On February 14, in response to a call by the ROK Ministry of Unification, my organization submitted a legal opinion on the “Anti-Leafleting Law,” authored by my colleague Amanda Morwedt Oh, HRNK human rights attorney, and our pro bono counsel.

The memo finds that South Korea’s Amendment to the Development of Inter-Korean Relations Act (the “Amendment”) violates ROK domestic and international legal obligations, namely the Constitution of the Republic of Korea and the International Covenant on Civil and Political Rights (ICCPR). The Amendment infringes on international human rights, including the freedoms of expression, thought, conscience, religion, assembly, and association. The Amendment is flawed in its statutory construction, poses jurisdictional considerations, infringes on fundamental rights, and is excessively punitive. Ultimately, the Amendment unnecessarily targets North Korean escapee groups working to send information, goods, and remittances to their fellow people and families in the North. If entered into force on March 30, 2021, this Amendment will also create second-order effects on the already vulnerable and oppressed North Korean people. The Amendment is a matter of grave concern for international human rights organizations.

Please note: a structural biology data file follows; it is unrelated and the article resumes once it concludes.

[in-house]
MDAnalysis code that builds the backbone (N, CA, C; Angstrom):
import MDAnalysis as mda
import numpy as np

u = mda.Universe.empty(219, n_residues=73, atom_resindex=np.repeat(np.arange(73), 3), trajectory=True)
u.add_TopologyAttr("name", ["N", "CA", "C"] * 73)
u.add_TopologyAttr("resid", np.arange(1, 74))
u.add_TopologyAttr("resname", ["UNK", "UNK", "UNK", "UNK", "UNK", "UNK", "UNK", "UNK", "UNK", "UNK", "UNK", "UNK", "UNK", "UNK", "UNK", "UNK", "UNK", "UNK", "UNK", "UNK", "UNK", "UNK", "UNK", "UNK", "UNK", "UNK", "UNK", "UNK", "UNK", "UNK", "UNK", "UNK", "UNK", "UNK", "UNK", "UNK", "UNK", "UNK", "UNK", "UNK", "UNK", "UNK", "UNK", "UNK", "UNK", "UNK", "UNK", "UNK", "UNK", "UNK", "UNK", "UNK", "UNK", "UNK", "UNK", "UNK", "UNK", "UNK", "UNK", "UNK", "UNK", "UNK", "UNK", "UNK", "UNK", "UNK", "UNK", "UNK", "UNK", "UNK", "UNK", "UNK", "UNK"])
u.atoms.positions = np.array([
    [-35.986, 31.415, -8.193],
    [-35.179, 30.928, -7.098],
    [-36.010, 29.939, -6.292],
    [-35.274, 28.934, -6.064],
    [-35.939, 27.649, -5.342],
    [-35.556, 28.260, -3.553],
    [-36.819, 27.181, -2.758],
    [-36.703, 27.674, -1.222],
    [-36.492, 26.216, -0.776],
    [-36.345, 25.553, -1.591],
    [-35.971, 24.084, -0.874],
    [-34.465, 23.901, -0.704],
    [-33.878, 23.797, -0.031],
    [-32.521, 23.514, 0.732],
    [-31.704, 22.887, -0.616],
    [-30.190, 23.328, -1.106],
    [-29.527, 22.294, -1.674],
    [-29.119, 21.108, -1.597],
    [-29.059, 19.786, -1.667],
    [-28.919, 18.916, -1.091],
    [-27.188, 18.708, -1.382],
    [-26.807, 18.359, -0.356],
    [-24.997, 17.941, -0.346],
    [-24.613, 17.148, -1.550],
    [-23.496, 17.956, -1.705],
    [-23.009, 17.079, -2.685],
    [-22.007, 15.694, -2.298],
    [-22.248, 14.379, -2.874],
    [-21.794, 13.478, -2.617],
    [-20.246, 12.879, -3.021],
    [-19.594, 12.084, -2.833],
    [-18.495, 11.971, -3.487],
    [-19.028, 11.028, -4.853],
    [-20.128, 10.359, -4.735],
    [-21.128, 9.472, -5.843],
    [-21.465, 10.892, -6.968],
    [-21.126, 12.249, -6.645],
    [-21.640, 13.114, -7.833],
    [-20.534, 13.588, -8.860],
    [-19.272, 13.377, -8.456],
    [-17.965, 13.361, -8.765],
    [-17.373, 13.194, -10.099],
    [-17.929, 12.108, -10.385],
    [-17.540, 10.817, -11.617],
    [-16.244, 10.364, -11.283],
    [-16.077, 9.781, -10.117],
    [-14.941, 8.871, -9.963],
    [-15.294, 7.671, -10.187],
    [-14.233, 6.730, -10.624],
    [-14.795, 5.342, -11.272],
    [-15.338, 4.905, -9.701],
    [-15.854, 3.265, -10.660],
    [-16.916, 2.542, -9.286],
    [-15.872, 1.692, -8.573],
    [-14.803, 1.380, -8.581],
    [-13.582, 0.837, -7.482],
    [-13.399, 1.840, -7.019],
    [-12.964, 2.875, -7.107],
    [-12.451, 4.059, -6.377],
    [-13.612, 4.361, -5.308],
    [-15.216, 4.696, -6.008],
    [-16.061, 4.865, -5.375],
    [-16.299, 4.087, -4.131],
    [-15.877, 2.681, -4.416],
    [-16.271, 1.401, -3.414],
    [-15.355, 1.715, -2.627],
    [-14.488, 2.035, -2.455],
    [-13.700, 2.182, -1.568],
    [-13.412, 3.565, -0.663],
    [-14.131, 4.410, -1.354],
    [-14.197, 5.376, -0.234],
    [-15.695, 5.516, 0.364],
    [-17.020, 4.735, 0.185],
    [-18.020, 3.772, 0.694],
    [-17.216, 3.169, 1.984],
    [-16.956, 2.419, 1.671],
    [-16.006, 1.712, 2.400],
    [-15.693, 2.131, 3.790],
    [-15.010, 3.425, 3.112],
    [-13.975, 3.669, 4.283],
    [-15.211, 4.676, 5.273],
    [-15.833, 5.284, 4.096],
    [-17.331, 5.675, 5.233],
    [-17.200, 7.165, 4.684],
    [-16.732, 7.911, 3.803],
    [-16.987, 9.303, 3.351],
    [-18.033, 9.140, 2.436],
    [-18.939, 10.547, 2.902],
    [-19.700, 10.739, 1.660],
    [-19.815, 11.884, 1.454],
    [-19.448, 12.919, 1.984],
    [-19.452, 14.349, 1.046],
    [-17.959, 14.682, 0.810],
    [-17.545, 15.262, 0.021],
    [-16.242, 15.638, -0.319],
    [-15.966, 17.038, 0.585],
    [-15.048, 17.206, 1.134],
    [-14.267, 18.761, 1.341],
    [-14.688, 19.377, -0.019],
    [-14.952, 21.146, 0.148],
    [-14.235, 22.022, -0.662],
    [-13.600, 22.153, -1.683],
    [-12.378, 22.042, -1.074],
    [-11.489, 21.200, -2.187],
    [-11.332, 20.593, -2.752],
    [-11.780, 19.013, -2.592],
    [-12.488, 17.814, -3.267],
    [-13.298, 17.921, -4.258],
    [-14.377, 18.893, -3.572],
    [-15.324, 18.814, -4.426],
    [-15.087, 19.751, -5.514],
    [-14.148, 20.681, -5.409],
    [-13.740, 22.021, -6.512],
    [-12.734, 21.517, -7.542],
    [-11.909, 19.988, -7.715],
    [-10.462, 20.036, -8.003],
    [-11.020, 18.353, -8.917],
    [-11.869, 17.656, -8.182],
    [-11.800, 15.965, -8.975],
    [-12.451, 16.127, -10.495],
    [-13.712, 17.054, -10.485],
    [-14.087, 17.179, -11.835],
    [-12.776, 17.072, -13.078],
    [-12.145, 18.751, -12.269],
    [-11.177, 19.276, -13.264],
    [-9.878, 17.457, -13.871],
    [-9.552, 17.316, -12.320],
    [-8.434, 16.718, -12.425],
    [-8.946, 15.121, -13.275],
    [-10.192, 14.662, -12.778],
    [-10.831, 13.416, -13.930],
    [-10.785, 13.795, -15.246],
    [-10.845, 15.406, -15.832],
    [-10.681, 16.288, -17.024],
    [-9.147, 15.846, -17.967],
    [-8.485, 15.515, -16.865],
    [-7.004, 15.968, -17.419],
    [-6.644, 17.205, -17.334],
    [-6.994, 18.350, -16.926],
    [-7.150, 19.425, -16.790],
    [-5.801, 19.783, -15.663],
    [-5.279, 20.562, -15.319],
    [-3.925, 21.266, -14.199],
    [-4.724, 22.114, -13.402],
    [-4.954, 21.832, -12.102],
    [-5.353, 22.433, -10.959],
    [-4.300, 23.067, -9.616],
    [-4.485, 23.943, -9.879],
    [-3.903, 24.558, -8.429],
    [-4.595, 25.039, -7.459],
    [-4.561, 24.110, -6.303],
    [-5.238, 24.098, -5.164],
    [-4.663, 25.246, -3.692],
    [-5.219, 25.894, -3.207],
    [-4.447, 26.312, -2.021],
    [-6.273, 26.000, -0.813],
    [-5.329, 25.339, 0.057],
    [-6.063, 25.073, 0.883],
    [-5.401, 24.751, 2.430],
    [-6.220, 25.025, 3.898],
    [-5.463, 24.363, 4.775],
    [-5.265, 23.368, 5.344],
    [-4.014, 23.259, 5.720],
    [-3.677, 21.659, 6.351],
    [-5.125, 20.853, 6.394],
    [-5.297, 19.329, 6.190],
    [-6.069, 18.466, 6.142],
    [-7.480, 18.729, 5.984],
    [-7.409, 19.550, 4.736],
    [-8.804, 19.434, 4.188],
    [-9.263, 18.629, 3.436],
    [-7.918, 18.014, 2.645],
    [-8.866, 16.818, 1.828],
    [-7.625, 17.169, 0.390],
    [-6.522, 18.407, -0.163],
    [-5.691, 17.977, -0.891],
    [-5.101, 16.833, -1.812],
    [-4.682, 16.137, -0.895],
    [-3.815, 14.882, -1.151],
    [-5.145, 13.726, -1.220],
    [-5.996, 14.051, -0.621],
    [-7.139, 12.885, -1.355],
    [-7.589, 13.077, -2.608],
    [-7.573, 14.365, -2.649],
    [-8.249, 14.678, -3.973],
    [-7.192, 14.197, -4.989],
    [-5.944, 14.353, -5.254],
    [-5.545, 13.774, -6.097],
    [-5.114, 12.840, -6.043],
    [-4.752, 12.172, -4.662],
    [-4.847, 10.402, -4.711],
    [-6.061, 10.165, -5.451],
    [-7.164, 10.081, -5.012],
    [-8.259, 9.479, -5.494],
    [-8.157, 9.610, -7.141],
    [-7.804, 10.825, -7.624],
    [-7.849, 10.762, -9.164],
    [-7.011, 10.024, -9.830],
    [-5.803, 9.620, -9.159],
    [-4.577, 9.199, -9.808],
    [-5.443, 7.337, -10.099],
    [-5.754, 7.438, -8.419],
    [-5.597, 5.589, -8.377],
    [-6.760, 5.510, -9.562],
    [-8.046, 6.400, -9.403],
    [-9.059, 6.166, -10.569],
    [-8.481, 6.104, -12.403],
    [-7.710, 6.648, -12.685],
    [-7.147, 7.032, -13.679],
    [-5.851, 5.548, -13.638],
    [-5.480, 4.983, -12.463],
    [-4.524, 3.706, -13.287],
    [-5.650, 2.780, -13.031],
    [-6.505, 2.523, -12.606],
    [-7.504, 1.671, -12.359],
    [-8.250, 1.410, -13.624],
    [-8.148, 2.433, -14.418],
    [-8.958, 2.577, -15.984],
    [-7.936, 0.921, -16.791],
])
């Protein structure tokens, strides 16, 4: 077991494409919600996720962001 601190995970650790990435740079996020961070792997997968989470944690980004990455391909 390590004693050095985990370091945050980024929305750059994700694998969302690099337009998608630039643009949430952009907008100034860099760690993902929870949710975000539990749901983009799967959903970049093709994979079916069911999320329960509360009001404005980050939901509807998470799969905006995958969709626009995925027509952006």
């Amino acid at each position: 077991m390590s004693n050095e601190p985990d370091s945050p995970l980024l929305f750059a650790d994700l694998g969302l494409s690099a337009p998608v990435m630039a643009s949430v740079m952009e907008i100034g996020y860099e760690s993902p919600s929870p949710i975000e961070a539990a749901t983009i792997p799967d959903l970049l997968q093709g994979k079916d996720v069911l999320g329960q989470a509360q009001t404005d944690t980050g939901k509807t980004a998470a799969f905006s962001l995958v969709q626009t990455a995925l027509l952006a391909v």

Moreover, the Amendment runs counter to the idea that the U.S.-South Korea alliance is grounded in shared values, straining a staunch alliance, partnership, and friendship that has been so resilient for almost seven decades. The U.S. North Korean Human Rights Act, due for reauthorization again soon, will need to be reviewed more closely to find ways to factor in conditions created by the Amendment.

Without human rights, there can be no reconciliation, no peace, no prosperity for Koreans living in the north, and no unification. Positive change can be enacted only by the people of North Korea. In order to empower them, the best South Korea and the outside world can do is to increase the volume and quality of information as well as the range of vehicles available to deliver that information. This Amendment should be repealed before it goes into force on March 30, 2021.

Thank you very much.